'I shall never do that to you, Duke. When you talk as you do now you hardly know yourself. You think you could see her suffering and not be moved by it. But were it to be continued long you would give way. Though we know that there is an infinity of grief in this life, still we struggle to save those we love from grieving. If she be steadfast enough to cling to her affection for this man, then at last you will have to yield.' He looked at her frowning, but did not say a word. 'Then it will perhaps be a comfort for you to know that the man himself is trustworthy and honest.'
There was a terrible rebuke in this; but still, as he had called it down upon himself, he would not resent it, even in his heart. 'Thank you,' he said, rising from his chair. 'Perhaps you will see her again this afternoon.' Of course she assented, and as the interview had taken place in his rooms she took her leave.
This which Mrs Finn had said to him was all to the same effect as that which had come from Lady Cantrip; only it was said with a higher spirit. Both the women saw the matter in the same light. There must be a fight between him and his girl; but she, if she could hold out for a certain time, would be the conqueror. He might take her away and try what absence would do, or he might have recourse to that specific which had answered so well in reference to his own wife; but if she continued to sorrow during absence, and if she would have nothing to do with the other lever,--then he must at last give way! He had declared that he was willing to sacrifice himself,--meaning thereby that if a lengthened visit to the cities of China, or a prolonged sojourn in the Western States of America would wean her from her love, he would go to China or to the Western States. At present his self- banishment had been carried no farther than Vienna. During their travels hitherto Tregear's name had not once been mentioned. The Duke had come away from home resolved not to mention it,--and she was minded to keep it in reserve till some seeming catastrophe should justify a declaration of her purpose. But from first to last she had been sad, and latterly she had been ill. When asked as to her complaint she would simply say that she was not happy. To go on with this through the Chinese cities could hardly be good for either of them. She could not wake herself to any enthusiasm in regard to scenery, costume, pictures, or even discomforts. Wherever she was taken it was barren to her.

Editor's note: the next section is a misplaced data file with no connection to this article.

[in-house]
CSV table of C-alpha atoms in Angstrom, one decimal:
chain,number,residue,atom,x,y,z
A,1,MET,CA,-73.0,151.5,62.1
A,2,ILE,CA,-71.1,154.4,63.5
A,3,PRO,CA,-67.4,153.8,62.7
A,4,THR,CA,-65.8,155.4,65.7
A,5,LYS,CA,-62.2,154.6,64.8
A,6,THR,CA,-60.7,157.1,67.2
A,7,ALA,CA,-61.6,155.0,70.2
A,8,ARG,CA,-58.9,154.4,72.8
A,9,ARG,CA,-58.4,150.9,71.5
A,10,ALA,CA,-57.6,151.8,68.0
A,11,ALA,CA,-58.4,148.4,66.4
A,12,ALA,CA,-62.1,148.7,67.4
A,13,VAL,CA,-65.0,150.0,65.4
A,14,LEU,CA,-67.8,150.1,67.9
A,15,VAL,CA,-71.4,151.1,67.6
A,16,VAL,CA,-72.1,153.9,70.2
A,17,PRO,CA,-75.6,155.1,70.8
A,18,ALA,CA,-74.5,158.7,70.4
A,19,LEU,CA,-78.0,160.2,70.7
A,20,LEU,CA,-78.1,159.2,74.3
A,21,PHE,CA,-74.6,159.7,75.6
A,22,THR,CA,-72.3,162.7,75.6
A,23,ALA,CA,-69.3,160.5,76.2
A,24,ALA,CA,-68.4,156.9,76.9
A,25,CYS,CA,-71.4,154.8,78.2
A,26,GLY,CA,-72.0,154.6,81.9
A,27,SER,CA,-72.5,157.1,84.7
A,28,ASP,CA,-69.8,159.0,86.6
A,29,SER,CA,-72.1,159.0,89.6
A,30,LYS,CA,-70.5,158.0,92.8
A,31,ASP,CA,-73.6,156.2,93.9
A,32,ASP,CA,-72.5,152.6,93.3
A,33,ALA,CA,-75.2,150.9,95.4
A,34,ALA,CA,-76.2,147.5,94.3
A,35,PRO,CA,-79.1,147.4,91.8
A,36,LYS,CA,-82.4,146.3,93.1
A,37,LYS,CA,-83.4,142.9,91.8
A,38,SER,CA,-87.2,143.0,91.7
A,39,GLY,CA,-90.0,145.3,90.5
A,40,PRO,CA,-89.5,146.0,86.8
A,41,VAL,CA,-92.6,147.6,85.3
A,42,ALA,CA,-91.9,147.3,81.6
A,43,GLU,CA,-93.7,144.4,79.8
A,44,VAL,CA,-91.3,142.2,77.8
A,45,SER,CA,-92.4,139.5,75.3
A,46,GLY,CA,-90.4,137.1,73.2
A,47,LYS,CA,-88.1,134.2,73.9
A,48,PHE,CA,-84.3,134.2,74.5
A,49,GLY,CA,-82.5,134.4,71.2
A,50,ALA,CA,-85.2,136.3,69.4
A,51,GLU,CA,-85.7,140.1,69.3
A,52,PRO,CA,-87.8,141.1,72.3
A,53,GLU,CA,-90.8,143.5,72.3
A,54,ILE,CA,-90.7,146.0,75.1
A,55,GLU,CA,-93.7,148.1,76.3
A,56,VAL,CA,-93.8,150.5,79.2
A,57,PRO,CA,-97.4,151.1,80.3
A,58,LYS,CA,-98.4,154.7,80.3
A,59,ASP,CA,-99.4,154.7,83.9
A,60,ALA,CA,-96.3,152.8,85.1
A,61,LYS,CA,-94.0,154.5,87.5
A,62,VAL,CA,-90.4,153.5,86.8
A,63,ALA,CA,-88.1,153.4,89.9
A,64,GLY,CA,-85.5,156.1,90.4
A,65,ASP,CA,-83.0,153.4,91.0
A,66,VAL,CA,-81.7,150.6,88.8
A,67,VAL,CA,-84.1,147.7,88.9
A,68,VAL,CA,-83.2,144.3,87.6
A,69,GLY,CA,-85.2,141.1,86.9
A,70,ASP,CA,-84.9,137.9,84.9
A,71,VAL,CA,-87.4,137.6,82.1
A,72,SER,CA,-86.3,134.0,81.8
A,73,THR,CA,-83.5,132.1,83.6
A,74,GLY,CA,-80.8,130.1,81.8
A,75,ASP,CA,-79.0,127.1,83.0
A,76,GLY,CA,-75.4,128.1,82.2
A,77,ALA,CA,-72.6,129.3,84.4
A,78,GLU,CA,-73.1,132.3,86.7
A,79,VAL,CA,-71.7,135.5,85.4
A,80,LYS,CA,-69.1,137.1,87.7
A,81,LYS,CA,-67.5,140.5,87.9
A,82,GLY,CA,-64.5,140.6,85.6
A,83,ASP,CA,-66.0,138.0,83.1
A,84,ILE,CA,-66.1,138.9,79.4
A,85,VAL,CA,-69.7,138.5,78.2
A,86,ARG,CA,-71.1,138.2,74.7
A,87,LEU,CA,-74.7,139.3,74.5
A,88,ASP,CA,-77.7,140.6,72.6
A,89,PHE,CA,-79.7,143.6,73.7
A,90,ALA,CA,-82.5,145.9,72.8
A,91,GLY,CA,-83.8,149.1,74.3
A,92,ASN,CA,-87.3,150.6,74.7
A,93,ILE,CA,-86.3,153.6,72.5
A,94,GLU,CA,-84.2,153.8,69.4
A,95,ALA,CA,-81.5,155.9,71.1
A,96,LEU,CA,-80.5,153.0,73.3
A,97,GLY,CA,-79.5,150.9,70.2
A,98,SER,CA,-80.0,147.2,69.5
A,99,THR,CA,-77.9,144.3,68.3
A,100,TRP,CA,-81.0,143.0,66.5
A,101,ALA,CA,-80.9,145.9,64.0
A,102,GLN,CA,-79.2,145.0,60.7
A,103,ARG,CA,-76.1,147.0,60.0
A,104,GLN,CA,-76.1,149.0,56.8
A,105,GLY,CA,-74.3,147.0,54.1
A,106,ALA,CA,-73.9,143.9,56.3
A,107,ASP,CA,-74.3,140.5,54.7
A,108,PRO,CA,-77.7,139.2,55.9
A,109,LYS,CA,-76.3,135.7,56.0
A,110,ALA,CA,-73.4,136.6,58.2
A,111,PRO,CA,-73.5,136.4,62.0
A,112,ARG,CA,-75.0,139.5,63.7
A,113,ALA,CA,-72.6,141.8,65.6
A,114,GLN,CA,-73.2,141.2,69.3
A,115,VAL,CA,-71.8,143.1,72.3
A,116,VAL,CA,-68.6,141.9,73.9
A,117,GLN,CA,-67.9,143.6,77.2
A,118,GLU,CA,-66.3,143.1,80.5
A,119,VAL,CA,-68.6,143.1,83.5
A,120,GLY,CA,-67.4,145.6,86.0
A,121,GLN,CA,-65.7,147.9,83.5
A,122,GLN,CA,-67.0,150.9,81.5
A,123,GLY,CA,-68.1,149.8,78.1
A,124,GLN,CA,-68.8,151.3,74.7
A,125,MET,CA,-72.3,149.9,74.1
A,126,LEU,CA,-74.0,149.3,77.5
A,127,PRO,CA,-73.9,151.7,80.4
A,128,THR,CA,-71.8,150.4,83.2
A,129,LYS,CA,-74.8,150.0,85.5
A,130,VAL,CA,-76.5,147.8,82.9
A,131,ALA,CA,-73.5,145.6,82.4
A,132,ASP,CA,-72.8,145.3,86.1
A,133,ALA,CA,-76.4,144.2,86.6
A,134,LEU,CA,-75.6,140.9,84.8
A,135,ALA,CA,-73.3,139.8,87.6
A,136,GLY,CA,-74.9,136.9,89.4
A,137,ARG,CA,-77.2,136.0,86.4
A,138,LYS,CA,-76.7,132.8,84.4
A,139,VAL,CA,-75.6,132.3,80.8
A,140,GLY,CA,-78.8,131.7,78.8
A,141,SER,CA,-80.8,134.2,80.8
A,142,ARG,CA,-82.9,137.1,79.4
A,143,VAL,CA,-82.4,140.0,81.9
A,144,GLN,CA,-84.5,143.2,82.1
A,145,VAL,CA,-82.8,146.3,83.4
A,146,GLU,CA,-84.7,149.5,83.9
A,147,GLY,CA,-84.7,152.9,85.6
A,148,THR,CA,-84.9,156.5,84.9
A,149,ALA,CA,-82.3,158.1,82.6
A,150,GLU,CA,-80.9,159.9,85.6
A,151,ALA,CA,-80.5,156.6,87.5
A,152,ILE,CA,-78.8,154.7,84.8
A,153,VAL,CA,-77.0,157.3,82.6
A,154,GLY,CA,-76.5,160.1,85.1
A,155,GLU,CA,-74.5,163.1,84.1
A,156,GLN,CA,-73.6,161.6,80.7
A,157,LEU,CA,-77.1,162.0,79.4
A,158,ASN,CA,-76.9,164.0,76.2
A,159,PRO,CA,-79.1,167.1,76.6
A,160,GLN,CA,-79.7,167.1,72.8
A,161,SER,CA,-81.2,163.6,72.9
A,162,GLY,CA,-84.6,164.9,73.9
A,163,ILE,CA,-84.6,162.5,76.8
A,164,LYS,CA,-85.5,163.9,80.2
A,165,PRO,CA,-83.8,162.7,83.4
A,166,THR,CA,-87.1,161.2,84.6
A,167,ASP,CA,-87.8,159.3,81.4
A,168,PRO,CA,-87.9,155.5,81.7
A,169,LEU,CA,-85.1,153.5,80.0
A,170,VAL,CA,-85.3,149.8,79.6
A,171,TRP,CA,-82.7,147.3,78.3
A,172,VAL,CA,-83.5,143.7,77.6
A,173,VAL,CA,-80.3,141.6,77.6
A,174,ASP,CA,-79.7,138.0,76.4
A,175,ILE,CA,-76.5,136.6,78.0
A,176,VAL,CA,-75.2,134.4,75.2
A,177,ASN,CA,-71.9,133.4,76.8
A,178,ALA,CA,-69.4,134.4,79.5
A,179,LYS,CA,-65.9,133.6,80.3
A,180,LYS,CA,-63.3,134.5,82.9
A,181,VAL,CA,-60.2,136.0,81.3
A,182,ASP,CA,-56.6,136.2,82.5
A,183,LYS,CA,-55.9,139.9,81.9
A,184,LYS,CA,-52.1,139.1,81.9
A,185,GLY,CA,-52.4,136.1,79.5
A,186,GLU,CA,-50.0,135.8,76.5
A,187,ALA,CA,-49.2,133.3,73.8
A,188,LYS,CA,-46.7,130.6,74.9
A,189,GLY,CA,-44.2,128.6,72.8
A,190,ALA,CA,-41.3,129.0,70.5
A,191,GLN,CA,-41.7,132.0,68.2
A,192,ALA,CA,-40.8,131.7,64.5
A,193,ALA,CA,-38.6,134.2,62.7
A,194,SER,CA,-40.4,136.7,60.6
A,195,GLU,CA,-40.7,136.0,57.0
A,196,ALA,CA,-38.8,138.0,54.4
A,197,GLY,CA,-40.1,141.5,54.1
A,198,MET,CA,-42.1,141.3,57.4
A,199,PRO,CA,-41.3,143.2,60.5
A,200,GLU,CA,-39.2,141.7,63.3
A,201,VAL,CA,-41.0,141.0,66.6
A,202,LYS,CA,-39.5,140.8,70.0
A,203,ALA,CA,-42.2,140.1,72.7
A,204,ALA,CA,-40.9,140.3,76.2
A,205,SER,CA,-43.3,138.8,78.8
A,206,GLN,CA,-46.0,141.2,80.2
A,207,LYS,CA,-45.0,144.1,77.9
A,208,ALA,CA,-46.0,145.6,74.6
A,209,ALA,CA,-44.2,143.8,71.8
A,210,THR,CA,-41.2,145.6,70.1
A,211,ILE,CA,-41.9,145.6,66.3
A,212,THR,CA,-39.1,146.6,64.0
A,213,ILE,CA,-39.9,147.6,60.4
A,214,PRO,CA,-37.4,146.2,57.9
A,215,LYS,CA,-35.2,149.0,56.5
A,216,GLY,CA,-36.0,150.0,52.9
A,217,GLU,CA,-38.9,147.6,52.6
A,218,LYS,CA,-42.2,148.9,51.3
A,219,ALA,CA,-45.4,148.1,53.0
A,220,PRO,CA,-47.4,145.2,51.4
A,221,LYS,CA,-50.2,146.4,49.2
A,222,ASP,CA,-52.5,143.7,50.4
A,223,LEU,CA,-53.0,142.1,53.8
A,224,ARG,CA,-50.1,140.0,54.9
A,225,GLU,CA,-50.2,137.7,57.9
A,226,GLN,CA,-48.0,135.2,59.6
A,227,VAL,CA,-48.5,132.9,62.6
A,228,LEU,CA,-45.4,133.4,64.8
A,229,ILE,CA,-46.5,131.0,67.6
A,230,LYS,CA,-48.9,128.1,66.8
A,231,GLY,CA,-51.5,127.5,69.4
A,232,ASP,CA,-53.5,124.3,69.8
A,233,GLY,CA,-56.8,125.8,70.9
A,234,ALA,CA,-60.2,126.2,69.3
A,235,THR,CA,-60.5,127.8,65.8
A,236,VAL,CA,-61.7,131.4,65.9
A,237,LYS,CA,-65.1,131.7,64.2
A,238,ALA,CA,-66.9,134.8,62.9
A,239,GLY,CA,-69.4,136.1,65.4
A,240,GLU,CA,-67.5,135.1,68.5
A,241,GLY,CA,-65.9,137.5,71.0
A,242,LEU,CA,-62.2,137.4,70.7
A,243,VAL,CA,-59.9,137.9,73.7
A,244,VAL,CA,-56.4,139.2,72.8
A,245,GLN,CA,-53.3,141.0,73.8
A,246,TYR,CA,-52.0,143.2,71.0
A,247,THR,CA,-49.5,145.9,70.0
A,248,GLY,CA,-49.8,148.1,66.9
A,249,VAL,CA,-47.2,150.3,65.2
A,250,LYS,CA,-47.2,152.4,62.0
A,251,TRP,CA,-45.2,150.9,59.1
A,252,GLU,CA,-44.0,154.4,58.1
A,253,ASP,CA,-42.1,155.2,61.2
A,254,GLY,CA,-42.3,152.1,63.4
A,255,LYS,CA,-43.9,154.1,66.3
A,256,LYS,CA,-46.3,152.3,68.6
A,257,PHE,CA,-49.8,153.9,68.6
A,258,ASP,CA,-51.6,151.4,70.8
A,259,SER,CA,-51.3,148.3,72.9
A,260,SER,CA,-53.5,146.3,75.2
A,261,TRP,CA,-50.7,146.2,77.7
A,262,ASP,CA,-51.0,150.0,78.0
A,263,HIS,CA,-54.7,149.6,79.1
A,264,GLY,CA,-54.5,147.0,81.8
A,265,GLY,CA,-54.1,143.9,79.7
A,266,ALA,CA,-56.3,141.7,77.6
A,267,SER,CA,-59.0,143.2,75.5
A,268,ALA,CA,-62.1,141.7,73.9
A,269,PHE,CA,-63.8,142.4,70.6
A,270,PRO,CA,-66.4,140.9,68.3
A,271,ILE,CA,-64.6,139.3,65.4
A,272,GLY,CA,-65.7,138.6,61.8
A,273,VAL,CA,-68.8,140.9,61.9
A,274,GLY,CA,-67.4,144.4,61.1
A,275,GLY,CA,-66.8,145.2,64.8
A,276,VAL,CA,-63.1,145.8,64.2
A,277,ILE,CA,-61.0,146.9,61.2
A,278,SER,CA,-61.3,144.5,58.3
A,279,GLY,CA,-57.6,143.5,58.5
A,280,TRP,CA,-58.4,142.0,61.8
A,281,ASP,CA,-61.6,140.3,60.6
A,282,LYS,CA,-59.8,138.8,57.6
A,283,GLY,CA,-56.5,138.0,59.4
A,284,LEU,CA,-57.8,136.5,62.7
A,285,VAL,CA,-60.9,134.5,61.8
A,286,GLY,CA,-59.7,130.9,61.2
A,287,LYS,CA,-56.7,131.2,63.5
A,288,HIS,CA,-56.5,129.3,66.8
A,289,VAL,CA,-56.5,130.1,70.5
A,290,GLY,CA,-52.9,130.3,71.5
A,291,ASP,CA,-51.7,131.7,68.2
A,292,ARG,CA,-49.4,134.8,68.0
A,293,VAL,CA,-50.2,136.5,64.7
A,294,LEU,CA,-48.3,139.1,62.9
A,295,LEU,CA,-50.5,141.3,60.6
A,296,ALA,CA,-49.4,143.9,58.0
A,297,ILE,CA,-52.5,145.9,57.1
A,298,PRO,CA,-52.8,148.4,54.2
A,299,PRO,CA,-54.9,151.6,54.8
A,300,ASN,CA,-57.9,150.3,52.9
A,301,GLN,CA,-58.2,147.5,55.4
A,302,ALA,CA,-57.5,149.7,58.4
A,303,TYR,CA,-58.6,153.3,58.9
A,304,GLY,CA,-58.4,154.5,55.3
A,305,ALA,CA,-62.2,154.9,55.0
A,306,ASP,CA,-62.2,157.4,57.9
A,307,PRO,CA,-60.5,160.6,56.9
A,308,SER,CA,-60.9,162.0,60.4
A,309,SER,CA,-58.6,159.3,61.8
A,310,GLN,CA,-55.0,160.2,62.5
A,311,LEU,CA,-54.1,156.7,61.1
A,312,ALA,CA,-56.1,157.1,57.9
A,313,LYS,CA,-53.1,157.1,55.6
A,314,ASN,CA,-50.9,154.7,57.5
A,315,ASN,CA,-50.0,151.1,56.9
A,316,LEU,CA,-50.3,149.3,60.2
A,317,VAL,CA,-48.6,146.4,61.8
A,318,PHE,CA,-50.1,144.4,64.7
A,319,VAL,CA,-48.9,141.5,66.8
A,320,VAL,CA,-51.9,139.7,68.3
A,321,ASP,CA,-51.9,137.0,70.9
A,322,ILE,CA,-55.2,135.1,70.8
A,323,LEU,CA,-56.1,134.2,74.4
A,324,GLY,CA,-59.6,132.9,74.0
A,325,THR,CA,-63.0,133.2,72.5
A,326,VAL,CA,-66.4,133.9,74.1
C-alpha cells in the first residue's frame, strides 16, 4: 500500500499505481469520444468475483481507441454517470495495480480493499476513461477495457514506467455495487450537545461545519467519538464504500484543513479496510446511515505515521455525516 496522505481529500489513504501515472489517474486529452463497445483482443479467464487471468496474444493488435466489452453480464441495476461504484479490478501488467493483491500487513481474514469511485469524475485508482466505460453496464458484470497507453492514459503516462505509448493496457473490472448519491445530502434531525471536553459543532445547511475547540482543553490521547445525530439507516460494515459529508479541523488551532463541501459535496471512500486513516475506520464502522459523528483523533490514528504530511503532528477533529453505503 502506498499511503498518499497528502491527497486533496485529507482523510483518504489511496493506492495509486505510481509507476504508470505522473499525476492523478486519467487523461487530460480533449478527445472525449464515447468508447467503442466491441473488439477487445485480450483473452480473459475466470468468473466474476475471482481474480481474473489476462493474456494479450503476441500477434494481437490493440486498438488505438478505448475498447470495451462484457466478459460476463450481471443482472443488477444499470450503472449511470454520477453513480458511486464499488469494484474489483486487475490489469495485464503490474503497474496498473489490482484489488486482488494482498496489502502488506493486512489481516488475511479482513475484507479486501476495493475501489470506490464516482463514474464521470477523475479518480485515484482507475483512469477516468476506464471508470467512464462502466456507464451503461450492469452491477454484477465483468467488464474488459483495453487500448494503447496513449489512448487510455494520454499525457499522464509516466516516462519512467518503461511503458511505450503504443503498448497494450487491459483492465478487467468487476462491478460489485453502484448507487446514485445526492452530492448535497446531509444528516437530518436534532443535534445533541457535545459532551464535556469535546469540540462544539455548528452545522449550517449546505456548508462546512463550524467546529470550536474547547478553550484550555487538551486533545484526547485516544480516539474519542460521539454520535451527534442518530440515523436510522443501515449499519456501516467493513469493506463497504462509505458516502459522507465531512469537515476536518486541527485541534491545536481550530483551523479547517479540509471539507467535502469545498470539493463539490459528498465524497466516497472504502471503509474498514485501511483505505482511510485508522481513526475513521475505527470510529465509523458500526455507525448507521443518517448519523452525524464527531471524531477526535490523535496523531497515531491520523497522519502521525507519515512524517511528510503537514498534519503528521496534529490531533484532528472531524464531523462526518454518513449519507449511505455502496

As their plans stood at present they were to return to England so as to enable her to be at Custins by the middle of October. Had he taught himself to hope that any good could be done by prolonged travelling he would readily have thrown over Custins and Lord Popplecourt. He could not bring himself to trust much to the Popplecourt scheme. But the same contrivance had answered on that former occasion. When he spoke to her about their plans, she expressed herself quite ready to go back to England. When he suggested those Chinese cities, her face became very long and she was immediately attacked by paroxysms of headaches.